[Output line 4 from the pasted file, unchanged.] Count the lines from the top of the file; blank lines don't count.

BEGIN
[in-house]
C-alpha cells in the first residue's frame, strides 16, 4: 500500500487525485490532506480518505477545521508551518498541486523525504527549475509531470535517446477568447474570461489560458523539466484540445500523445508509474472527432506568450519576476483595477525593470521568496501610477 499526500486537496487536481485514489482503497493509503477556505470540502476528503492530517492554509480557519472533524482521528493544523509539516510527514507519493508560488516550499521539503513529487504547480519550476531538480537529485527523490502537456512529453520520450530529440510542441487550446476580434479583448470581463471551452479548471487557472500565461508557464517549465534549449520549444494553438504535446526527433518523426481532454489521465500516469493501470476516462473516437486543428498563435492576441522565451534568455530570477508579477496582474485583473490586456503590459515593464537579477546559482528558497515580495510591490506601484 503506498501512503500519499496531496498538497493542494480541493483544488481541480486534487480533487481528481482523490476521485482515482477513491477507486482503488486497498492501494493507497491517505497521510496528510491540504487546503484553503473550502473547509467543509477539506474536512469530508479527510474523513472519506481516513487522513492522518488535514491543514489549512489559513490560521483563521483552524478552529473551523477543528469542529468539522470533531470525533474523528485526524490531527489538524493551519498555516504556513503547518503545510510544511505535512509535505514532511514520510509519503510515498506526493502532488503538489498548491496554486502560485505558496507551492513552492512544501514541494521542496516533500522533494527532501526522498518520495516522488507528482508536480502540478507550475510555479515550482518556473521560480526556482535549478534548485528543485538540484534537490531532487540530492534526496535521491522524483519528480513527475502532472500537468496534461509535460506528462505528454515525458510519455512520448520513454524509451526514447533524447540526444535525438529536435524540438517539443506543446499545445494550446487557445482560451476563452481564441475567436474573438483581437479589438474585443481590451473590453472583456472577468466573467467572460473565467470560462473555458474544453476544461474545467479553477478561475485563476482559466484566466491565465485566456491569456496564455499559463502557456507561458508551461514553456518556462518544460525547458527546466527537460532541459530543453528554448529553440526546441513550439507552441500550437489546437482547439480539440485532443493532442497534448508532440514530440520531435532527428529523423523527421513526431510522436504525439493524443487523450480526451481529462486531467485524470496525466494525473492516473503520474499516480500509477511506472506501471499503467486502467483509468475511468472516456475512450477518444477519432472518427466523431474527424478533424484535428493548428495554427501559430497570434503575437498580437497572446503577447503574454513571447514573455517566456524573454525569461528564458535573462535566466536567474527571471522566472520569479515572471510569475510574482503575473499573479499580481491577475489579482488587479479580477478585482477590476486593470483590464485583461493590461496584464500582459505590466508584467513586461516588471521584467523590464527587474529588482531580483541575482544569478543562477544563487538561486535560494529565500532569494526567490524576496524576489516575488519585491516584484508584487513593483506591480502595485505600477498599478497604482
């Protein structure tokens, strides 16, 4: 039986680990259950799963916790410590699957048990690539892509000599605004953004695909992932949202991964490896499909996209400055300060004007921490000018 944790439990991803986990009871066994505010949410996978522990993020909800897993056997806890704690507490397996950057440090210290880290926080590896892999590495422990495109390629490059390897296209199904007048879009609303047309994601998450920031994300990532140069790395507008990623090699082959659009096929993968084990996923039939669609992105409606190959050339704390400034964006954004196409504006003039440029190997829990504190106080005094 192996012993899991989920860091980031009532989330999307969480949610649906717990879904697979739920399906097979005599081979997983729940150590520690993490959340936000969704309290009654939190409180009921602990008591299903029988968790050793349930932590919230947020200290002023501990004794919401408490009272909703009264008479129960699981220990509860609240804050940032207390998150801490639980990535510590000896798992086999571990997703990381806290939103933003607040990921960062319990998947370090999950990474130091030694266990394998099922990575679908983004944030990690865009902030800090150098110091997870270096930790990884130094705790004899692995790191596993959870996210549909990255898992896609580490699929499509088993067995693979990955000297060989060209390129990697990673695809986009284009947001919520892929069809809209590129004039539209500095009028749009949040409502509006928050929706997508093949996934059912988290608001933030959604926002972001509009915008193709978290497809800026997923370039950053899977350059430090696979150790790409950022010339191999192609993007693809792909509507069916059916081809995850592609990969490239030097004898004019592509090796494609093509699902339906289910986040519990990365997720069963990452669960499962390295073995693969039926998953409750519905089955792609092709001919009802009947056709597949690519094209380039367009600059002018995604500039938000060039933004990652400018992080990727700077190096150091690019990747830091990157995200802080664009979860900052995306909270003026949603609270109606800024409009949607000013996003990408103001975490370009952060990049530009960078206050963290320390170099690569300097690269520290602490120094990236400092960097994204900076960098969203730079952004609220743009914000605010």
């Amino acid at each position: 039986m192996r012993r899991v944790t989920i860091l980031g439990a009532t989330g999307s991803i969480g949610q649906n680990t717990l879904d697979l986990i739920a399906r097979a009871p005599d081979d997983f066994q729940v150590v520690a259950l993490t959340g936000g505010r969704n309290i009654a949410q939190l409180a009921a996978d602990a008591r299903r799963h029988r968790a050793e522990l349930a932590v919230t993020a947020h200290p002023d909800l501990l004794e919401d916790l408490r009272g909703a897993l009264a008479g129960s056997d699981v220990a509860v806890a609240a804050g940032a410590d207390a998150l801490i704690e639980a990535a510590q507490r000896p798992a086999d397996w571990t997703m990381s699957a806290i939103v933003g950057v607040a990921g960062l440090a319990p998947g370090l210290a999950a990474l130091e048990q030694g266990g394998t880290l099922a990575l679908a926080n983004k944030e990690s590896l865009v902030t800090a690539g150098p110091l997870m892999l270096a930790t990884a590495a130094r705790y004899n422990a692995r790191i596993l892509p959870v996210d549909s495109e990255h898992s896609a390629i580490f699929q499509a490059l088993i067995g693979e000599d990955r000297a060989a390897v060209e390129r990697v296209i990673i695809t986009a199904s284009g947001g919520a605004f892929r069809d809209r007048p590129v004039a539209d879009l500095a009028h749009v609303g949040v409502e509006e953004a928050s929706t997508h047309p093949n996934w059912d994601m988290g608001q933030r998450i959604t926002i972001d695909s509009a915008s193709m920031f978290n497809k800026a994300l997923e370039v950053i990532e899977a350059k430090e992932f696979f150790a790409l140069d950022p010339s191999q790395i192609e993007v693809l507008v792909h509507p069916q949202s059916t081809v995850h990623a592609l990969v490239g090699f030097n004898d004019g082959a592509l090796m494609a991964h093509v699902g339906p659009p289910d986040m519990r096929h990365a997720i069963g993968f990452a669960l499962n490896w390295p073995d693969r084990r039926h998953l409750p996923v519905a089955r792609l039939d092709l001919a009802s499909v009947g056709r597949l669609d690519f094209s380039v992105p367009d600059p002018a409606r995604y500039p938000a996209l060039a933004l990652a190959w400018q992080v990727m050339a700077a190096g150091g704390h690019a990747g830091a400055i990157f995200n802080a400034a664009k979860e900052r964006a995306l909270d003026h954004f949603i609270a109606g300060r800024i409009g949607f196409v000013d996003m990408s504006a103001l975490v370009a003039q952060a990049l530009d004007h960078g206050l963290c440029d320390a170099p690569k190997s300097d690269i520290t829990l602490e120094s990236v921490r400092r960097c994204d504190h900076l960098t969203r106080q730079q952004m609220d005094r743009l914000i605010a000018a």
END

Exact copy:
């Amino acid at each position: 039986m192996r012993r899991v944790t989920i860091l980031g439990a009532t989330g999307s991803i969480g949610q649906n680990t717990l879904d697979l986990i739920a399906r097979a009871p005599d081979d997983f066994q729940v150590v520690a259950l993490t959340g936000g505010r969704n309290i009654a949410q939190l409180a009921a996978d602990a008591r299903r799963h029988r968790a050793e522990l349930a932590v919230t993020a947020h200290p002023d909800l501990l004794e919401d916790l408490r009272g909703a897993l009264a008479g129960s056997d699981v220990a509860v806890a609240a804050g940032a410590d207390a998150l801490i704690e639980a990535a510590q507490r000896p798992a086999d397996w571990t997703m990381s699957a806290i939103v933003g950057v607040a990921g960062l440090a319990p998947g370090l210290a999950a990474l130091e048990q030694g266990g394998t880290l099922a990575l679908a926080n983004k944030e990690s590896l865009v902030t800090a690539g150098p110091l997870m892999l270096a930790t990884a590495a130094r705790y004899n422990a692995r790191i596993l892509p959870v996210d549909s495109e990255h898992s896609a390629i580490f699929q499509a490059l088993i067995g693979e000599d990955r000297a060989a390897v060209e390129r990697v296209i990673i695809t986009a199904s284009g947001g919520a605004f892929r069809d809209r007048p590129v004039a539209d879009l500095a009028h749009v609303g949040v409502e509006e953004a928050s929706t997508h047309p093949n996934w059912d994601m988290g608001q933030r998450i959604t926002i972001d695909s509009a915008s193709m920031f978290n497809k800026a994300l997923e370039v950053i990532e899977a350059k430090e992932f696979f150790a790409l140069d950022p010339s191999q790395i192609e993007v693809l507008v792909h509507p069916q949202s059916t081809v995850h990623a592609l990969v490239g090699f030097n004898d004019g082959a592509l090796m494609a991964h093509v699902g339906p659009p289910d986040m519990r096929h990365a997720i069963g993968f990452a669960l499962n490896w390295p073995d693969r084990r039926h998953l409750p996923v519905a089955r792609l039939d092709l001919a009802s499909v009947g056709r597949l669609d690519f094209s380039v992105p367009d600059p002018a409606r995604y500039p938000a996209l060039a933004l990652a190959w400018q992080v990727m050339a700077a190096g150091g704390h690019a990747g830091a400055i990157f995200n802080a400034a664009k979860e900052r964006a995306l909270d003026h954004f949603i609270a109606g300060r800024i409009g949607f196409v000013d996003m990408s504006a103001l975490v370009a003039q952060a990049l530009d004007h960078g206050l963290c440029d320390a170099p690569k190997s300097d690269i520290t829990l602490e120094s990236v921490r400092r960097c994204d504190h900076l960098t969203r106080q730079q952004m609220d005094r743009l914000i605010a000018a």